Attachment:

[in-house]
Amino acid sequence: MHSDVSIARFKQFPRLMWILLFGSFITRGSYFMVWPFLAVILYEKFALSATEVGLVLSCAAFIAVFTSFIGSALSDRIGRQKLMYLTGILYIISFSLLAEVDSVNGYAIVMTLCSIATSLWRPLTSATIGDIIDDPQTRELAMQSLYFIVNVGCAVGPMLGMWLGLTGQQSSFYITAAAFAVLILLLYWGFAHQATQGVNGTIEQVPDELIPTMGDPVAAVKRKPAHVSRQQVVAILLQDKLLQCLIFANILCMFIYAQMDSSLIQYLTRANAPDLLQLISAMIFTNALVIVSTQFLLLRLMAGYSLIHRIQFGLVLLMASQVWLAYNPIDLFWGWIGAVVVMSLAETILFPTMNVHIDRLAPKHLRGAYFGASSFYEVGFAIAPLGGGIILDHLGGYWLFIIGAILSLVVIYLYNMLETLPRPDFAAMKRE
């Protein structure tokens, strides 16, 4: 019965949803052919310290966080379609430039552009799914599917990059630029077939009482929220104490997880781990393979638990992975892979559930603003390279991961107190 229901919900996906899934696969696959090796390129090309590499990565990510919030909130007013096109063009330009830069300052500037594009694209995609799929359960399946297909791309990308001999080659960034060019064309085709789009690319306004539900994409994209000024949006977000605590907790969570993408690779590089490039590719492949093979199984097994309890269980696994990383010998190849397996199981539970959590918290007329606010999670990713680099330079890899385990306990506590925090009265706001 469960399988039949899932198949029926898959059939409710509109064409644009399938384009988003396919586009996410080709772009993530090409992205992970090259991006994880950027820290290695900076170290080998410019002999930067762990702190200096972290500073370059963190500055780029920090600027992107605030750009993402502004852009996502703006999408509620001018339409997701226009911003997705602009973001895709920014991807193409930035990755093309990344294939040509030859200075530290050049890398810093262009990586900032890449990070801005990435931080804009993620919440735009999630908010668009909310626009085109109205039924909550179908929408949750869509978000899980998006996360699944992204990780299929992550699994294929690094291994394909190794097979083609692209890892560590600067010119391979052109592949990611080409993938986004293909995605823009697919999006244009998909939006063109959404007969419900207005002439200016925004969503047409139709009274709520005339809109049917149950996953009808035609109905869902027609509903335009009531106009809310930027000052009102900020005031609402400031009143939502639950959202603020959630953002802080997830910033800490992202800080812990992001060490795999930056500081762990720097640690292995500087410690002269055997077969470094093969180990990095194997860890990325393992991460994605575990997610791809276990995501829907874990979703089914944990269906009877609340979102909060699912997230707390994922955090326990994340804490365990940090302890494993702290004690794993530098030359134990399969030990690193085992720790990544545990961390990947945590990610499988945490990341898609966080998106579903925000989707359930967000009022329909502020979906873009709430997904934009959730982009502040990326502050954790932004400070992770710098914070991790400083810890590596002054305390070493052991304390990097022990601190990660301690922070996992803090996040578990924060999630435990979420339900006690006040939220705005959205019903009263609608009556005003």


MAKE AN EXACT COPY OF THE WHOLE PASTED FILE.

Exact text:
[in-house]
Amino acid sequence: MHSDVSIARFKQFPRLMWILLFGSFITRGSYFMVWPFLAVILYEKFALSATEVGLVLSCAAFIAVFTSFIGSALSDRIGRQKLMYLTGILYIISFSLLAEVDSVNGYAIVMTLCSIATSLWRPLTSATIGDIIDDPQTRELAMQSLYFIVNVGCAVGPMLGMWLGLTGQQSSFYITAAAFAVLILLLYWGFAHQATQGVNGTIEQVPDELIPTMGDPVAAVKRKPAHVSRQQVVAILLQDKLLQCLIFANILCMFIYAQMDSSLIQYLTRANAPDLLQLISAMIFTNALVIVSTQFLLLRLMAGYSLIHRIQFGLVLLMASQVWLAYNPIDLFWGWIGAVVVMSLAETILFPTMNVHIDRLAPKHLRGAYFGASSFYEVGFAIAPLGGGIILDHLGGYWLFIIGAILSLVVIYLYNMLETLPRPDFAAMKRE
């Protein structure tokens, strides 16, 4: 019965949803052919310290966080379609430039552009799914599917990059630029077939009482929220104490997880781990393979638990992975892979559930603003390279991961107190 229901919900996906899934696969696959090796390129090309590499990565990510919030909130007013096109063009330009830069300052500037594009694209995609799929359960399946297909791309990308001999080659960034060019064309085709789009690319306004539900994409994209000024949006977000605590907790969570993408690779590089490039590719492949093979199984097994309890269980696994990383010998190849397996199981539970959590918290007329606010999670990713680099330079890899385990306990506590925090009265706001 469960399988039949899932198949029926898959059939409710509109064409644009399938384009988003396919586009996410080709772009993530090409992205992970090259991006994880950027820290290695900076170290080998410019002999930067762990702190200096972290500073370059963190500055780029920090600027992107605030750009993402502004852009996502703006999408509620001018339409997701226009911003997705602009973001895709920014991807193409930035990755093309990344294939040509030859200075530290050049890398810093262009990586900032890449990070801005990435931080804009993620919440735009999630908010668009909310626009085109109205039924909550179908929408949750869509978000899980998006996360699944992204990780299929992550699994294929690094291994394909190794097979083609692209890892560590600067010119391979052109592949990611080409993938986004293909995605823009697919999006244009998909939006063109959404007969419900207005002439200016925004969503047409139709009274709520005339809109049917149950996953009808035609109905869902027609509903335009009531106009809310930027000052009102900020005031609402400031009143939502639950959202603020959630953002802080997830910033800490992202800080812990992001060490795999930056500081762990720097640690292995500087410690002269055997077969470094093969180990990095194997860890990325393992991460994605575990997610791809276990995501829907874990979703089914944990269906009877609340979102909060699912997230707390994922955090326990994340804490365990940090302890494993702290004690794993530098030359134990399969030990690193085992720790990544545990961390990947945590990610499988945490990341898609966080998106579903925000989707359930967000009022329909502020979906873009709430997904934009959730982009502040990326502050954790932004400070992770710098914070991790400083810890590596002054305390070493052991304390990097022990601190990660301690922070996992803090996040578990924060999630435990979420339900006690006040939220705005959205019903009263609608009556005003």